I was checking out a review at The Last Book I Read in which the author linked to a NY Times article about losing our reading innocence. The author, Michelle Slatalla, posits that it is more difficult to abandon ourselves to a book once we become adults because we have become more sophisticated and know where the plot is going before the author takes us there.
I'm not sure that is the case with me. As regular readers know, I've been working my way through Lori Wick's catalog of Christian romances. You can see where those books are going before you even crack the cover, yet they have come closer to can't-put-it-down status than anything else I've read in the past six months. Her books are so accessible that I couldn't help being drawn in, and reading them made me almost feel like I was back in my reading heyday.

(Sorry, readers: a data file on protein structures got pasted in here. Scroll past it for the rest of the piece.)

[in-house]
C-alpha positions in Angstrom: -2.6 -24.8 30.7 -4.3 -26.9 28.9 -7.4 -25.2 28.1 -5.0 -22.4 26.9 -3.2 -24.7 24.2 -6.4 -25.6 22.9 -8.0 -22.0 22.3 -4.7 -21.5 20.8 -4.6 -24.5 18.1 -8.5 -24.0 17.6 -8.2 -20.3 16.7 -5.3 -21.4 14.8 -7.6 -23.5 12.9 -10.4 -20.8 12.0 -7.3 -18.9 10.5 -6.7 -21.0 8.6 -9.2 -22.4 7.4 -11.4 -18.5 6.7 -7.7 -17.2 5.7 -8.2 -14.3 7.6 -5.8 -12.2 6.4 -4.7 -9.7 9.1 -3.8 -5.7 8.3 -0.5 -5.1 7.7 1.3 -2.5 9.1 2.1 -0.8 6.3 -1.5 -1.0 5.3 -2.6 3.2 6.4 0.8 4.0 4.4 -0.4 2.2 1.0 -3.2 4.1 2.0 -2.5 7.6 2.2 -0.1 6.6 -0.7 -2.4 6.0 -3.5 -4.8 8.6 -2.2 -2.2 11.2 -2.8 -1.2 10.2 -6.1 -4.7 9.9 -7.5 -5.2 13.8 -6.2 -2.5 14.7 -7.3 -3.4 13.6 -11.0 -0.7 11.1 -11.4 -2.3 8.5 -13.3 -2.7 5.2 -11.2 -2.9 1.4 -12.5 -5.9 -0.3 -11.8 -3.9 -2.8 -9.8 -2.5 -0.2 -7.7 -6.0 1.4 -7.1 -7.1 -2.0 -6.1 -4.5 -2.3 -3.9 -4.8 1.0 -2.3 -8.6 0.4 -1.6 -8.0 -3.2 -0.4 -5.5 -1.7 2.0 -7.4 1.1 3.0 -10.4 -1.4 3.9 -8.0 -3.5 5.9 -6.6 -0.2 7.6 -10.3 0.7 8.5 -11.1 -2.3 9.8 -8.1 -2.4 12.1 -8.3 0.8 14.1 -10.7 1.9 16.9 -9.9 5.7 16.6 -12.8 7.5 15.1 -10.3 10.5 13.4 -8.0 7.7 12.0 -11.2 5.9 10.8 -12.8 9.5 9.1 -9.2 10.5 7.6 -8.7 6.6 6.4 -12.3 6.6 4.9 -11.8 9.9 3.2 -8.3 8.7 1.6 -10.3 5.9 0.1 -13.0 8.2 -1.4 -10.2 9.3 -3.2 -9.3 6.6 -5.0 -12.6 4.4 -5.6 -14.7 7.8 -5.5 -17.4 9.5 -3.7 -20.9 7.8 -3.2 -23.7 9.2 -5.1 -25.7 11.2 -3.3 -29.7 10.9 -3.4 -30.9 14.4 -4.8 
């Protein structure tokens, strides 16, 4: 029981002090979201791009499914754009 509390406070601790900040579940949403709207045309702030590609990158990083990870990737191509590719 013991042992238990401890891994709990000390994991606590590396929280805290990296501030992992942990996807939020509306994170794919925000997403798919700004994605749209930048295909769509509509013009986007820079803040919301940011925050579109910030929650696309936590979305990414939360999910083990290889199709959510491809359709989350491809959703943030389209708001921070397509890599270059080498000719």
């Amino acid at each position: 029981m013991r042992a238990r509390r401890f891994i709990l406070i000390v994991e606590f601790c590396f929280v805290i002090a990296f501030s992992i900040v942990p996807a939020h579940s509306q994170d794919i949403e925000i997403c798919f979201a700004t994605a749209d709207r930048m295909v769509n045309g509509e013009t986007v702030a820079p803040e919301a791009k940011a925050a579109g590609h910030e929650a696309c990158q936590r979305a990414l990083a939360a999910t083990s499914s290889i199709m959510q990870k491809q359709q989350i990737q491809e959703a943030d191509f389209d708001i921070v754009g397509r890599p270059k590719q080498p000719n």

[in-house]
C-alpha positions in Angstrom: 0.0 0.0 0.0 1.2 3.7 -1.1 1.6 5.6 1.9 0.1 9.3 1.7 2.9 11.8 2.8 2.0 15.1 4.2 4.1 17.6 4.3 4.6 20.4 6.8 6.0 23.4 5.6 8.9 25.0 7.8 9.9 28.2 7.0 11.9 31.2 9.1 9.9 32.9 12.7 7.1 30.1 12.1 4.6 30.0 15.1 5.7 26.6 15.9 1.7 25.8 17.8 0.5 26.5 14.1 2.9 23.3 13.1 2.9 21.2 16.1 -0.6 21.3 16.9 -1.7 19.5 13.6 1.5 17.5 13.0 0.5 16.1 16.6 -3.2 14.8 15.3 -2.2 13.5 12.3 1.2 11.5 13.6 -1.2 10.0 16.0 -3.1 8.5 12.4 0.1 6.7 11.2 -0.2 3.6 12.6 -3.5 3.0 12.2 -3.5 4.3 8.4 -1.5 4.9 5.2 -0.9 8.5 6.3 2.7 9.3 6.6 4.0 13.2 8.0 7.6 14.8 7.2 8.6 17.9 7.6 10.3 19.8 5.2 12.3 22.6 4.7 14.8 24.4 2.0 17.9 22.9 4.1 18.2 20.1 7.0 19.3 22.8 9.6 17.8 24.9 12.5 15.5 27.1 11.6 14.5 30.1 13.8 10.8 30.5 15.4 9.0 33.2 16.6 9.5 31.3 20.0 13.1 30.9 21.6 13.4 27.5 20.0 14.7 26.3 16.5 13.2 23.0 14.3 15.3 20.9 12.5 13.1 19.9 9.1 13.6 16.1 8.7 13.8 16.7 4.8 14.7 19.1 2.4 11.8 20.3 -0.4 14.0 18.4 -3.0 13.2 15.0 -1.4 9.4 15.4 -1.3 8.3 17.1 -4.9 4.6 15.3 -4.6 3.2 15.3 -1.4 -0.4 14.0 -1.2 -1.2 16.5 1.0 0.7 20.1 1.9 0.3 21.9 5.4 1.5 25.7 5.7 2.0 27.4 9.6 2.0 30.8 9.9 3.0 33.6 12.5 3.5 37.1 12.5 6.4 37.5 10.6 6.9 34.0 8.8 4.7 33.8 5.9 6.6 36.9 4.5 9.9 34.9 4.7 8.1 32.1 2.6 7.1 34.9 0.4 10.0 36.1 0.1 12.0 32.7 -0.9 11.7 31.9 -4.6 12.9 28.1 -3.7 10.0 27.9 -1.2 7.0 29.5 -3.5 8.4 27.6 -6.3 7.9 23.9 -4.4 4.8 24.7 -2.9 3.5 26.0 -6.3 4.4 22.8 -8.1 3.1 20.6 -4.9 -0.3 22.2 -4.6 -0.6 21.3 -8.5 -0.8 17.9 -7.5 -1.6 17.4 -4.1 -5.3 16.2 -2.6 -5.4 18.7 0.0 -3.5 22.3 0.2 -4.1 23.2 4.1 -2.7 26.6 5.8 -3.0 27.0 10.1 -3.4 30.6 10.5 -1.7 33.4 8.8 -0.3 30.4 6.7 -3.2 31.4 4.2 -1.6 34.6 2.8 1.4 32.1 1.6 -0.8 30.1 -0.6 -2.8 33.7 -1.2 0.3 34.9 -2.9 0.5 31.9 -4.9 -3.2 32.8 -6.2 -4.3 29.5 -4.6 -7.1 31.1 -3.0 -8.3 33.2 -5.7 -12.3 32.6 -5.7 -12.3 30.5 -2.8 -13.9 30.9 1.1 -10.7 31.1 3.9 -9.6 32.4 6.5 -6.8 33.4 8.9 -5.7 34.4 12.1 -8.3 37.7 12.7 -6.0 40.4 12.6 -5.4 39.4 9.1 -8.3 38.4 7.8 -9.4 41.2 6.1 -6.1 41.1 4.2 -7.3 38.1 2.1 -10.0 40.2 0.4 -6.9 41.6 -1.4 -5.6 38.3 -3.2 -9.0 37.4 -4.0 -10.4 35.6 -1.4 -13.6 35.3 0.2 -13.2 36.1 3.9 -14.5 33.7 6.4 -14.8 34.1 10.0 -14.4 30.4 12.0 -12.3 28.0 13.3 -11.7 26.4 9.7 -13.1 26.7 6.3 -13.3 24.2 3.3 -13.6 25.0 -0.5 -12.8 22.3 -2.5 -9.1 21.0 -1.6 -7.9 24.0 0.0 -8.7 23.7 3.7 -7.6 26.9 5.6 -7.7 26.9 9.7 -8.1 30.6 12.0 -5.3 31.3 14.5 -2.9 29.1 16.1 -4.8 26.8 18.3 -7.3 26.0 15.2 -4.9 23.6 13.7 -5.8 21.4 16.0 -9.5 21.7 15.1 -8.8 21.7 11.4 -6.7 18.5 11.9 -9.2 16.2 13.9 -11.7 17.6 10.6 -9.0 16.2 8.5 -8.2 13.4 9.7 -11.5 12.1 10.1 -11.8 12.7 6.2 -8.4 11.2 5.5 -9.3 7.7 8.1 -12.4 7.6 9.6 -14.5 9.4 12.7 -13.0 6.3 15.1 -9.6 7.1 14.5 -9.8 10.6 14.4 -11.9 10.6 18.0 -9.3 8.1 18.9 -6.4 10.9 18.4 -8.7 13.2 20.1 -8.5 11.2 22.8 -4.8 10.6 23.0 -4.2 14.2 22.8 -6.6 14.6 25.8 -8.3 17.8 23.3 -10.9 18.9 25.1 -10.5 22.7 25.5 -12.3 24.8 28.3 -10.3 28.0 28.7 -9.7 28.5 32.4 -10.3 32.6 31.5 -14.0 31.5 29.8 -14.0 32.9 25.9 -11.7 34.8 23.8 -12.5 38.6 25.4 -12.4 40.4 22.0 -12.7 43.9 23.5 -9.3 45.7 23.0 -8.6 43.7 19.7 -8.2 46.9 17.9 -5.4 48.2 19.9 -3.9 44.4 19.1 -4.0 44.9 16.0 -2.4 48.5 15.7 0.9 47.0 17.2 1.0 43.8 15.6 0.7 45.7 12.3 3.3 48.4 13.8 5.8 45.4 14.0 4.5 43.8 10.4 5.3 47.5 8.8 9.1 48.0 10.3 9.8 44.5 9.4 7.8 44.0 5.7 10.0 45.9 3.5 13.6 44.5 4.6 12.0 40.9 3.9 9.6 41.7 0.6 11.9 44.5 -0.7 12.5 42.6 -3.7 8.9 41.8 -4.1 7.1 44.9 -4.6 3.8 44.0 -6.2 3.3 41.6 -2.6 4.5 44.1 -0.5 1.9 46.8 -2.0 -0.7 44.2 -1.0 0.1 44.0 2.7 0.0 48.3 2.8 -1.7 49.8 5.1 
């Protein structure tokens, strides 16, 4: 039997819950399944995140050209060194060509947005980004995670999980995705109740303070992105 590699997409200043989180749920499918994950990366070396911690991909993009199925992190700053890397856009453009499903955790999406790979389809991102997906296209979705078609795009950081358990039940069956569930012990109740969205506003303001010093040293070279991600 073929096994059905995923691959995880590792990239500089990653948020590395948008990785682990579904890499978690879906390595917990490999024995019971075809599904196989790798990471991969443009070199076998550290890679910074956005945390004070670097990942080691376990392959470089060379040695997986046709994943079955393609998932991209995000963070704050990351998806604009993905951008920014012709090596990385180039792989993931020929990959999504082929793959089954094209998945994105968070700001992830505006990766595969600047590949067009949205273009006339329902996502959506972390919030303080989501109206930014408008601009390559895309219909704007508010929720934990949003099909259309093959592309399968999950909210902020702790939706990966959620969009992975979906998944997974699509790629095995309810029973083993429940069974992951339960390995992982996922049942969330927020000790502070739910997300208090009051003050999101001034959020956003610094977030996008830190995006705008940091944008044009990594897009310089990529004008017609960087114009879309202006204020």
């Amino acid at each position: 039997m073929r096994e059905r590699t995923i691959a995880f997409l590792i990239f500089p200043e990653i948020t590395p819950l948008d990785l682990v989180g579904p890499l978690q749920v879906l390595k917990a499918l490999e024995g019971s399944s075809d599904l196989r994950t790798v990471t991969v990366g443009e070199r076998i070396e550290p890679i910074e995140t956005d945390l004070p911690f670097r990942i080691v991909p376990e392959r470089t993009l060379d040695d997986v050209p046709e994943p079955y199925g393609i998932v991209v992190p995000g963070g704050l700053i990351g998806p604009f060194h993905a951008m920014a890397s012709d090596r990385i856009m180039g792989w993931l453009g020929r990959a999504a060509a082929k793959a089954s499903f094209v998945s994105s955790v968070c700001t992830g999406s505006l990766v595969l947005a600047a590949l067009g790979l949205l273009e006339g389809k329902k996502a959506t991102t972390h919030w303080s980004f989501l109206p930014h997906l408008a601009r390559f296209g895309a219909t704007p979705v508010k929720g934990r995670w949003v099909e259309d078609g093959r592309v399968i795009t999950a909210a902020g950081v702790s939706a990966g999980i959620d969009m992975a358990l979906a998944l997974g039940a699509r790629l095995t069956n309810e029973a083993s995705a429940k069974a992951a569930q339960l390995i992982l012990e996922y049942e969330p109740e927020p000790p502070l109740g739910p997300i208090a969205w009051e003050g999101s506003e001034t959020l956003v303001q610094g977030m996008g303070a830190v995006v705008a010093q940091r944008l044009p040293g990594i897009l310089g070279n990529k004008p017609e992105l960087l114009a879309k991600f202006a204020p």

My problem is closer to the other excuse Slatalla mentioned in her article: the pressure of being an adult. Unless a book is an absolute page-turner, I always have that little voice in my head that tells me I should be doing housework. As a teenager, I could block out the world and give myself over to a book, no matter how predictable the plot was. Nowadays I either think I should be handling other responsibilities or at least reading more "important" literary works.
This loss of reading innocence is part of the reason why I am so up in arms about the Accelerated Reader program at my kids' schools. There is so much pressure to earn points that they don't have time for fun reading, and now is the time to do it. By the time they get to my age, they will have even less time for fun reading. I want my kids to enjoy the magic of getting lost in a book before the chance slips away.